Brian Merriman (?1745-1805)

Quotations


Life
[var. Merryman]; b. Ennistymon, Co. Clare, son of itinerant stone-mason; Cúirt an Mhéan-Oíche (c.1780), set on the shores of Lough Graney, was composed while recovering from a broken leg during a prolonged engagement and argues for women’s right to sexual self-expression (‘Melted by lust [...] for long I’ve been patient; give me relief!’ - P. C. Power trans.); m. 1787, with two daughters; won prize of two spinning wheels from RDS for growing flax, 1797; moved to Limerick to teach, 1802; d. 5, Clare St., Limerick; bur. Feakle, in an unknown grave;
 
the earliest trans. of the Cúirt was made by Dennis Woulfe [Donncha Ulf] in the 1820s; others were made by Michael C. O’Shea, Arland Ussher, Frank O’Connor, Ciaran Carson and Seamus Heaney, et al.; there is an active Merriman Society [Cumman Merriman], fnd. by Con Howard in 1967; a Brian Merriman Summer School convenes annually in Ennistymon, Co. Clare [subseq. Lisdoonvarna], since 1968; Druid Theatre (Galway) produced a Musical Interpretation of Midnight Court in 1993; the scholarly edition is by Fiachra Éilgeach [pseud. of Riseárd Ó Foghludha, anglice Foley],. DIW DIB FDA OCIL

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Works
Printed Editions
  • Mediae Noctis Consilium ... a heroic comic poem in Irish Gaelic (Dublin 1897);
  • [?] von Lodwick, Cúirt an Mheadhóin Oidhghe: Ein Komische Epos in Vulgaririschen Sprache. Mit Einleitung, &c. (Halle 1904);
  • Cúirt an Mheadhón Oidhche, Riseárd Ó Foghludha i. Fiachra Éilgeach, do chuir in eagar. Aiste ann o Phiaras Beaslaí (Dublin 1912, 2nd edn. Dublin: Hodges Figgis and Co.c1949);
  • David [William] Greene, ed., Cúirt and Mhéan Oíche [for Cumann Merriman] (Dublin 1968).
Translations
  • Michael C. O’Shea, The Midnight Court; literally translated from the original Gaelic (Boston 1897);
  • Percy Arland Ussher, The Midnight Court, trans. from the Gaelic of B. Merriman, & The Adventures of a Luckless Fellow trans. from the Gaelic of Denis MacNamara, pref. by W. B. Yeats (London 1926), woodcuts [?by] Frank W. Peers;
  • Frank O’Connor, trans., The Midnight Court (1945), rep. in Kings, Lords, and Commons (1961, 1970);
  • Lord Longford, trans., The Midnight Court, intro. Padraic Colum, in Poetry Ireland, 6 (July 1949);
  • David Marcus, trans., Cúirt an Mhéan Oidche (Dublin 1953; Dolmen 1967);
  • [Canon] Cosslett Ó Cuinn, trans., The Midnight Court (Cork 1982), drawings by John Verling;
  • Ciaran Carson, trans., The Midnight Court (Gallery Press 2005), 62pp.
 

Note: translation-versions of his famous poem made by O’Connor and Heaney are included in Gregory Schirmer’s After the Irish: Anthology of Poetic Translations (2009)

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Criticism
Declan Kiberd, ‘Brian Merriman’s Midnight Court’, in Irish Classics (London: Granta 2000), pp.182-202.

See also Eugene O’Brien, ‘"More than a Language ... No More of a Language": Merriman, Heaney and the Metamorphoses of Translation’, in Irish University Review, 34, 2 (Autumn 2005), pp.277-90, and Sarah E. McKibben, Endangered Masculinities in Irish Poetry 1540-1780 (UCD Press 2010), espec. Coda: ‘Illegitimate, Abased ... and Triumphant: Merriman’s Embrace of Bastard Culture’.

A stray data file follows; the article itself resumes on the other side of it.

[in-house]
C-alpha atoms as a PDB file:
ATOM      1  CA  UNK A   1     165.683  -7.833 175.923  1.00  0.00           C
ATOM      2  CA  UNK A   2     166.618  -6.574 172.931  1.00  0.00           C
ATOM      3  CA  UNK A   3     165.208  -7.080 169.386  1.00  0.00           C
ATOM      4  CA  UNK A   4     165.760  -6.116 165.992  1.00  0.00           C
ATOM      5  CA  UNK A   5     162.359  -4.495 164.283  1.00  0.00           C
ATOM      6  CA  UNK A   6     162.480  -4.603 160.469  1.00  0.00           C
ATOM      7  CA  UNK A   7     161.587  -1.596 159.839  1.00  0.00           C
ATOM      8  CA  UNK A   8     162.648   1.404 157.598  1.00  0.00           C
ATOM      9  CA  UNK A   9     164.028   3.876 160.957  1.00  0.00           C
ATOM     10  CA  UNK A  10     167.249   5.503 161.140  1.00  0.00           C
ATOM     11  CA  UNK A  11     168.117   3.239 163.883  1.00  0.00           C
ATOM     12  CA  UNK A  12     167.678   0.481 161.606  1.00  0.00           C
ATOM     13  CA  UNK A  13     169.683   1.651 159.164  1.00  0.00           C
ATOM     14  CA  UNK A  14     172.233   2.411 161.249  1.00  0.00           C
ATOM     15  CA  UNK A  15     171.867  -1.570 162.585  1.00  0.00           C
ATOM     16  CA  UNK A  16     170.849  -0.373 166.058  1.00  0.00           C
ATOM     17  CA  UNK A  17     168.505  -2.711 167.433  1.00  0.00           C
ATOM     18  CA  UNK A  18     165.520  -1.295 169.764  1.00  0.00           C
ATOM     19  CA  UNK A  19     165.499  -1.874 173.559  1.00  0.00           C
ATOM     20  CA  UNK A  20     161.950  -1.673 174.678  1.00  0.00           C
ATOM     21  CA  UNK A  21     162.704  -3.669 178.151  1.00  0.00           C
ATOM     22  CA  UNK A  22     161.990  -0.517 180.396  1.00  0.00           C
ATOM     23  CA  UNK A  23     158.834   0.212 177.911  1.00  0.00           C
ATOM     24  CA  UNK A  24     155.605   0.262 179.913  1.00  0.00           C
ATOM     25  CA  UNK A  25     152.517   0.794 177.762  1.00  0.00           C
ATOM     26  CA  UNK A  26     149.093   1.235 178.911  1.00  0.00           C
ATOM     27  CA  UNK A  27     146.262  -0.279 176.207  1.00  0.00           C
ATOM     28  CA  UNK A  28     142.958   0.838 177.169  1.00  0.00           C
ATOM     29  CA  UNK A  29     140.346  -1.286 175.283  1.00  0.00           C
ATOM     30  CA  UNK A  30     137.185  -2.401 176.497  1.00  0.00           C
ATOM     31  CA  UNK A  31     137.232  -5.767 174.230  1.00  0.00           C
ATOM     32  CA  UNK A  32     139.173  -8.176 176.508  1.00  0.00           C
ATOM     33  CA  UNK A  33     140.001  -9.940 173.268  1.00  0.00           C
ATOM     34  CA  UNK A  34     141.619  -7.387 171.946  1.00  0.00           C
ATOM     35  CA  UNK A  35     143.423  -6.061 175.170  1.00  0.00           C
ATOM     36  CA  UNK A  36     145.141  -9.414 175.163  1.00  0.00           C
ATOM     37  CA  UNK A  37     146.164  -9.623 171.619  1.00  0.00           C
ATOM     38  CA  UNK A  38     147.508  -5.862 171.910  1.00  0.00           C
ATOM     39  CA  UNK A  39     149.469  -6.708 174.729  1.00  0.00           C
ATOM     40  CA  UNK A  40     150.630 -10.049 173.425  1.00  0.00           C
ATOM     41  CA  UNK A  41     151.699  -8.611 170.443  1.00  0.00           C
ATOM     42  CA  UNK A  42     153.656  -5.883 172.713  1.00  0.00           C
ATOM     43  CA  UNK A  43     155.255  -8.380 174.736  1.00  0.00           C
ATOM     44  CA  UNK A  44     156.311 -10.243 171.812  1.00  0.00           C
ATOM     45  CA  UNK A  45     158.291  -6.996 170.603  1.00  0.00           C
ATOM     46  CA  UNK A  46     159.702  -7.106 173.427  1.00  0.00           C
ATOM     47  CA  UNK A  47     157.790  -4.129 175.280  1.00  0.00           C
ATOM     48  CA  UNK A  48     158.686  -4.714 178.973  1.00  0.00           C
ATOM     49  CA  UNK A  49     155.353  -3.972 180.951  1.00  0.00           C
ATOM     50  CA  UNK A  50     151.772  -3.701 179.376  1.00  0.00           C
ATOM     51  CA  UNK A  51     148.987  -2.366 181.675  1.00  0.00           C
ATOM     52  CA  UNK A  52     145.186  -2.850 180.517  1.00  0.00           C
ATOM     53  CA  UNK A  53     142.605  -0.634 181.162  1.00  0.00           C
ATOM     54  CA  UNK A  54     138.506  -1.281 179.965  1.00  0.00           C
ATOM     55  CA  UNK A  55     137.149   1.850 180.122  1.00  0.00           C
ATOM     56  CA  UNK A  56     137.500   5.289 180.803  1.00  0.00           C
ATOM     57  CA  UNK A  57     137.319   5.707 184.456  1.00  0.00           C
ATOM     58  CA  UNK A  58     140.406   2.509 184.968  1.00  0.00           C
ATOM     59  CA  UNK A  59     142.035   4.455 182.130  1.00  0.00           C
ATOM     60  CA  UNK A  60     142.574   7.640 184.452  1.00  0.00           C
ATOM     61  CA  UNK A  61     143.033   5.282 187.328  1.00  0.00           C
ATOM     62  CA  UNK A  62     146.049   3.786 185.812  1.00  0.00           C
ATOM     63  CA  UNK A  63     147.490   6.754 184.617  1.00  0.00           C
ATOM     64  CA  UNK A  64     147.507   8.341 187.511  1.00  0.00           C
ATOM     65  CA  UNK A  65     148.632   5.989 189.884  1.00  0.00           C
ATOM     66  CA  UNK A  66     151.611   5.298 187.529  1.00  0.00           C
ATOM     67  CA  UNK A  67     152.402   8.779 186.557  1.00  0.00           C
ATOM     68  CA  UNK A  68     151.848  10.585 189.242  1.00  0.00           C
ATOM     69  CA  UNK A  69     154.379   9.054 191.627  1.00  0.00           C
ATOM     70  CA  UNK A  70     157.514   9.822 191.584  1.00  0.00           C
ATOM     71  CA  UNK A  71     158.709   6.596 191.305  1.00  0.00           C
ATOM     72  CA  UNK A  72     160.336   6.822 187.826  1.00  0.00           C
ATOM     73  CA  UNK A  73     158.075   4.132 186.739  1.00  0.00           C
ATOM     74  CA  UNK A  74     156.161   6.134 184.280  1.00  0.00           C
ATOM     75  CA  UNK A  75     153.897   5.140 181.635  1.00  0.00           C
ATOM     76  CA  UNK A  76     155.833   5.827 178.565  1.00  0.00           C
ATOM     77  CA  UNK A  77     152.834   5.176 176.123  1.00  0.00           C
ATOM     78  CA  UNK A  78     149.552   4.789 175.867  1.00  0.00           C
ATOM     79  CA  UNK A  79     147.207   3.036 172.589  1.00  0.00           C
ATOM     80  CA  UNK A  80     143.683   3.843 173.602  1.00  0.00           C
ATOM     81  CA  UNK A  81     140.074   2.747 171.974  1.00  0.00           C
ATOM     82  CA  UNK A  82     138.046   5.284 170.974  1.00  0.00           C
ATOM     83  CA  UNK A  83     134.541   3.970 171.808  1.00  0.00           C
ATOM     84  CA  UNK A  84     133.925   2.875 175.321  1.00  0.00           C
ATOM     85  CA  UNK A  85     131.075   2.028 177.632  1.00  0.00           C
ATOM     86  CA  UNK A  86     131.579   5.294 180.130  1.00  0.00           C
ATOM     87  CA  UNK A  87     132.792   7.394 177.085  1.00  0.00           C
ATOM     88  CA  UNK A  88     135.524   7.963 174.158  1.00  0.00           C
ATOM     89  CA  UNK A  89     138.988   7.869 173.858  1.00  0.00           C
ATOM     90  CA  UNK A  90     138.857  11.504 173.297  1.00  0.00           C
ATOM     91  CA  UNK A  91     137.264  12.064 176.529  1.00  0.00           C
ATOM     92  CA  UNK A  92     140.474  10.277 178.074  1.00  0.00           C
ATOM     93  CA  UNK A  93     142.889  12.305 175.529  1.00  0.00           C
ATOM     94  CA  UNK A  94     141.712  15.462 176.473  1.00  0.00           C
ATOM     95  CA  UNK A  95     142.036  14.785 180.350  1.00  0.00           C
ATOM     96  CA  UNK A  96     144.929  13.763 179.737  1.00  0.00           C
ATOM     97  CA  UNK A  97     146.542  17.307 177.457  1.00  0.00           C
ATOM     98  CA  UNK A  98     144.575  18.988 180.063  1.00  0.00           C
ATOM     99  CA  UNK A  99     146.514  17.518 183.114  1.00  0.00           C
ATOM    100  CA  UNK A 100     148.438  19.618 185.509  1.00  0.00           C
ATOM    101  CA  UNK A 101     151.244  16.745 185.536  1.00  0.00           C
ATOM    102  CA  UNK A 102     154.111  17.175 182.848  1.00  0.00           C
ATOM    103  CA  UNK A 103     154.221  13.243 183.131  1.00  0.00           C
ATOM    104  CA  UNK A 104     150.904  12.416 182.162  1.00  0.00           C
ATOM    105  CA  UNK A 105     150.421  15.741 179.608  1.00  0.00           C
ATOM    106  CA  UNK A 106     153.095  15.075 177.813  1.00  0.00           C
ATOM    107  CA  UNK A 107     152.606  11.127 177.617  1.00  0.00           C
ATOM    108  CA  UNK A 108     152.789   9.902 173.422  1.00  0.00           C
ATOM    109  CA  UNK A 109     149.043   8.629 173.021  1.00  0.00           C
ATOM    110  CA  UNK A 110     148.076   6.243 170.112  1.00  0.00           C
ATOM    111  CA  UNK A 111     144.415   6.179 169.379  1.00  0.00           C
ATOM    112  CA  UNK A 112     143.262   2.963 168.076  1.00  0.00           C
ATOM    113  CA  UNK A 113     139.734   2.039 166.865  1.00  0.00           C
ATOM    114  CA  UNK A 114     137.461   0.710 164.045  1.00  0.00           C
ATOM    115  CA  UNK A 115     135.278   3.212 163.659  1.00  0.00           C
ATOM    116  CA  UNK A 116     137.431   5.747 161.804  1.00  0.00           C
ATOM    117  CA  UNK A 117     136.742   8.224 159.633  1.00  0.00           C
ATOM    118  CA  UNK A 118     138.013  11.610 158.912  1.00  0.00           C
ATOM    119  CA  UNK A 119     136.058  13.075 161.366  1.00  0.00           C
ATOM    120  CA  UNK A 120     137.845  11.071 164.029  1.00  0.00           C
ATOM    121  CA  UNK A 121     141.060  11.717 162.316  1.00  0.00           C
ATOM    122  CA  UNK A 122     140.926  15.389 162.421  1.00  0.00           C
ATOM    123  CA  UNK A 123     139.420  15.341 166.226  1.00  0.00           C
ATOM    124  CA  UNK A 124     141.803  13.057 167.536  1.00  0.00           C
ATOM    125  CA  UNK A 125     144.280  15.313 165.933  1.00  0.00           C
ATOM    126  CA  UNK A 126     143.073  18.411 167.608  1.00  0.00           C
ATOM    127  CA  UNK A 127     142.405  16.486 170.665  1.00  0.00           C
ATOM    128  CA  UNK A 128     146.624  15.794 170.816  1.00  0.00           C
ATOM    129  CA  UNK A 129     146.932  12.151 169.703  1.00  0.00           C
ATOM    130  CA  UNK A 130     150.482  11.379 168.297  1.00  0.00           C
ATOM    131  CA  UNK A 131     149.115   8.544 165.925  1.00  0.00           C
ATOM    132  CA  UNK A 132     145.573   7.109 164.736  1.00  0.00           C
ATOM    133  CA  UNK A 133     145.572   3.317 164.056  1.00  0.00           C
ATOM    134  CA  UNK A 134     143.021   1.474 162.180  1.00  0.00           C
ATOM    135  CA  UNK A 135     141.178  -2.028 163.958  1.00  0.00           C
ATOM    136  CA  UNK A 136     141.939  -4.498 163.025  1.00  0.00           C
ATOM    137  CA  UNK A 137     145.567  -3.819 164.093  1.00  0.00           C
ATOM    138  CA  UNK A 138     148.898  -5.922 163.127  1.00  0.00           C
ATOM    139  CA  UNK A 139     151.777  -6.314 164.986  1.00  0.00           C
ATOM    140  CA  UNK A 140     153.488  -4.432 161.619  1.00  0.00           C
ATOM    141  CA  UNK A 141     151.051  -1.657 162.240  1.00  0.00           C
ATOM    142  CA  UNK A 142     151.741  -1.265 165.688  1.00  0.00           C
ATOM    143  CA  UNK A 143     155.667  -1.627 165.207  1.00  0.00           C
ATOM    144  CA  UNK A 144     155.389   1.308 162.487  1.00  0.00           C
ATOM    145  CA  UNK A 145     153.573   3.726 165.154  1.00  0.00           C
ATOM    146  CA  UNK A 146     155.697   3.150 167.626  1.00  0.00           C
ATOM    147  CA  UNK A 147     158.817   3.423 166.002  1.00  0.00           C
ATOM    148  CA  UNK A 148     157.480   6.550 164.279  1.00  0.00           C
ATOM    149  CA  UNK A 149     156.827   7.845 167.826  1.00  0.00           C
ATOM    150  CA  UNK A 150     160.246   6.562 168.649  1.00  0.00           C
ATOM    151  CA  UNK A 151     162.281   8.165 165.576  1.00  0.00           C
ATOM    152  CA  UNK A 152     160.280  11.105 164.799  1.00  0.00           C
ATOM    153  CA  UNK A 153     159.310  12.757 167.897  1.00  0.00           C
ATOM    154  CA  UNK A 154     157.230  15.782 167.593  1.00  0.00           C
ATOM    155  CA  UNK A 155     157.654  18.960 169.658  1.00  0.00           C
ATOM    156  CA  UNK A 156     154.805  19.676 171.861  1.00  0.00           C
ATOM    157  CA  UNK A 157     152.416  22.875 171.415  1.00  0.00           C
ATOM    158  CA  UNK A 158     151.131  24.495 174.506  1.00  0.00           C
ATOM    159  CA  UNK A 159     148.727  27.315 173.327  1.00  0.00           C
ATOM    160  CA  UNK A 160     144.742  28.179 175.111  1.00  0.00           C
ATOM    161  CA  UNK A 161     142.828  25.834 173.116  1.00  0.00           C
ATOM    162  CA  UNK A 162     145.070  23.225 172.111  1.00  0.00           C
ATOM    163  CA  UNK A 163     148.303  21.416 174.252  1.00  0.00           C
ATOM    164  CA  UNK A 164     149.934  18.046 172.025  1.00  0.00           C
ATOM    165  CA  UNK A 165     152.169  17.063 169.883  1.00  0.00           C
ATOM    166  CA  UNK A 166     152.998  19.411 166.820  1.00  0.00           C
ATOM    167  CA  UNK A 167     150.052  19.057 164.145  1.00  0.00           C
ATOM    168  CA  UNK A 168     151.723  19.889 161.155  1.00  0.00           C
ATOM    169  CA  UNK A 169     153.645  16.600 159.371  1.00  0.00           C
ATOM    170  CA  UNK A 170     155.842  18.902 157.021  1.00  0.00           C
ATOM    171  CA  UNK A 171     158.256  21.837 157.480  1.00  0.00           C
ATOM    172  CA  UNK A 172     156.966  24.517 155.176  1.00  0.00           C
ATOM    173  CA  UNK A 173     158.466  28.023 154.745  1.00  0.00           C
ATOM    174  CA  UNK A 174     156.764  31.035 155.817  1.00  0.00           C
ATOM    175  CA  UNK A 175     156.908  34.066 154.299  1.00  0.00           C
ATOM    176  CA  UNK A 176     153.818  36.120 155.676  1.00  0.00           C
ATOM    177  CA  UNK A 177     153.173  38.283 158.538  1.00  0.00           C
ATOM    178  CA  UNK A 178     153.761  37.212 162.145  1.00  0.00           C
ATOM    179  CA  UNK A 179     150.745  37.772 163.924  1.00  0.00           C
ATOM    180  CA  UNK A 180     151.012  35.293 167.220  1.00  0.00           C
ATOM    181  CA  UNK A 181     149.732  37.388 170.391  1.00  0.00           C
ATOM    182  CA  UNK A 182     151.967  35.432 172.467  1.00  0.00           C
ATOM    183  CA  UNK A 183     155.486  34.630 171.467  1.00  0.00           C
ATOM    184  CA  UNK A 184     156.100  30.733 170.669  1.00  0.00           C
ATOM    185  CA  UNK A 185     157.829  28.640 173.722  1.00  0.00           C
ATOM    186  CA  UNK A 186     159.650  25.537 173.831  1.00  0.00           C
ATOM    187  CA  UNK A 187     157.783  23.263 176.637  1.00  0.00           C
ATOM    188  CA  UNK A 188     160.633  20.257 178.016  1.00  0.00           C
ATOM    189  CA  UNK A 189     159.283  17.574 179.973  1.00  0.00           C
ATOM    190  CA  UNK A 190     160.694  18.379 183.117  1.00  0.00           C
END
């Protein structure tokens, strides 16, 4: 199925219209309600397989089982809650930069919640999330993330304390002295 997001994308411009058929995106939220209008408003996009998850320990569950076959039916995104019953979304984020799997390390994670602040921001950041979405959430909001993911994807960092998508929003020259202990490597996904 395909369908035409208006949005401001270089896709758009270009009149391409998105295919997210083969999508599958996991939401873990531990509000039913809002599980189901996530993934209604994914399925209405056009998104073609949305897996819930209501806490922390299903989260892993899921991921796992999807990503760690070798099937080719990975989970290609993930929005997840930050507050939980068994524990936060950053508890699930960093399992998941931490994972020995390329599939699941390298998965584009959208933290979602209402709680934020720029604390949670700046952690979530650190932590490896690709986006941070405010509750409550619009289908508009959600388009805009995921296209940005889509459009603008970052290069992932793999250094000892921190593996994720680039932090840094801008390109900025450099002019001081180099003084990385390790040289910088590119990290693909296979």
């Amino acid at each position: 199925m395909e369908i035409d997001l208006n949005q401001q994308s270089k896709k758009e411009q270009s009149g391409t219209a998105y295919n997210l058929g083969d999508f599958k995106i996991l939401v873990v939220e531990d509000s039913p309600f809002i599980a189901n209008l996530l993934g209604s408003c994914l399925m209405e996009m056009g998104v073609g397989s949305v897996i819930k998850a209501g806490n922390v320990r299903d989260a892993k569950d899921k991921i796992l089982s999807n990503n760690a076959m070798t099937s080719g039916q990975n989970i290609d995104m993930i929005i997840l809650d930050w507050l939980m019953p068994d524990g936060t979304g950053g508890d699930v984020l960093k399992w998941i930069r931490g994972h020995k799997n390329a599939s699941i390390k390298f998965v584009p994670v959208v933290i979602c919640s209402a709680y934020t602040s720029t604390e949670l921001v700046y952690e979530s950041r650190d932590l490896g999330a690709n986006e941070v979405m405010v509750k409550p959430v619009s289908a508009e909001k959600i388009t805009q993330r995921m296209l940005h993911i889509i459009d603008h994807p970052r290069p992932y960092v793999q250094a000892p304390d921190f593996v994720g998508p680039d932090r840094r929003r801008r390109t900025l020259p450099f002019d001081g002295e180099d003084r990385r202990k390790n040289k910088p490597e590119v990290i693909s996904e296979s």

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Commentary

Obituary: A brief obituary appeared in the General Advertiser & Limerick Gazette: ‘Died on Saturday morning in Old Clare St., after a few hours of illness, Mr. Bryan Merryman, teacher of mathematics, &c.’ (29 July 1805.) This constitutes virtually the only contemporary information we have on the author of The Midnight Court.

W. B. Yeats wrote in his preface of ‘This vital, extravagant, immoral and preposterous poem’, remarking that it was ‘so characteristically Gaelic and medieval’, and that it was actually inspired by Swift’s Cadenus and Vanessa ‘read perhaps in some country gentleman’s library’; Yeats considers Standish O’Grady’s estimate of The Midnight Court as the best poem written in Gaelic extravagant, but though that Merriman ‘might have founded a modern Gaelic literature’ in different political circumstances; Further, ‘Certainly it is not possible to read his verses without being shocked and horrifed at the free speech and buffoonery of some traditional festival.’ (Preface to Arland Ussher, trans., Brian Merriman, The Midnight Court, 1926, p.8; cited in Costello, The Heart Grown Brutal: the Irish Revolution in Literature from Parnell to the Death of Yeats, 1977, p.251.)

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Daniel Corkery tends to downgrade Merriman, ‘[His opening lines] are commonplace - nature apprehended by a spirit only slight raised. His way of seizing nature is blunt, and worlds away from the early Gaelic manner.’ (Hidden Ireland, p.238.) [SEE Walsh, UUC MA Diss., 1993; LIB.] Note that Frank O’Connor, spells the name ‘Merryman’ (Backward Look, 1967).

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John Eglinton [William Magee], ‘The Best Irish Poem’ [on The Midnight Court], Bards and Saints (1908), notes that The Midnight Court was published in translation in Zeitschrift fur Celtische Philologie, by L. C. Stern. Eglinton gives a paraphrase of the poem (op. cit. pp.49-54).

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T. F. O’Rahilly, long review of Cúirt an Mheadhon Oidhche, ed. Riseárd Ó Foghludha (Dublin: Hodges Figgis and Co. [n.d.]). in Gadlica, Vol. I (1912-13) , pp.190-208; writes: Mr. Foley’s recently published edn. removes the reproach that nothing like a good edn. of this important work [by far the most successful sustained effort in verse in Mod. Irish] ... &c. / To Mr Foley’s ed. Mr Peirce Beasley contrinutes a very interesting introductory essay. Mr Beasley is an enthus. admirer ... a fact which contributes not a little to the readability of his essay. But he has sometimes allowed his enthusiasm to get the bertter of his critical judgement, and the result is he lays himself open to the charge of exaggeration.’ [190] To much has been made of the singularity of Merriman’s attitude towards life, as seen in the Cúirt. Merriman’s “revolt”, as such, had nothing unique about it; the uncommon thing was that he had the courage ... to record his ideas in verse the striking way he did. [cites An mangaire Súgach and Eoghan Ruadh] [191] Identifies name of Merriman with Mac Meanman, and cites O’Donovan as source (Clare Letters, ii, 183], and refers also to the line, meadhreach meanmnach a aimn ’s aorach (l.988). O’Rahilly cites the printed editions of John O’Daly and P. O’Brien, and lists the MSS: , incl. Eg. 111; 3 in possession of D. Hyde; five more listed by Foley; and adds 14 ‘under my notice’. The earliest of all these is written by Seán Mac Searraidh, 1792 ?Clare; the latest by Ml. Ó Raghallaigh, c.1850, Clare. A description of Humphrey O’Sullivan’s diary is ‘not very accurate and plainly second-hand’; apparently O’Sullivan of Callan collated texts K and S, together with some other, and made marginal corrections and additions to each of them.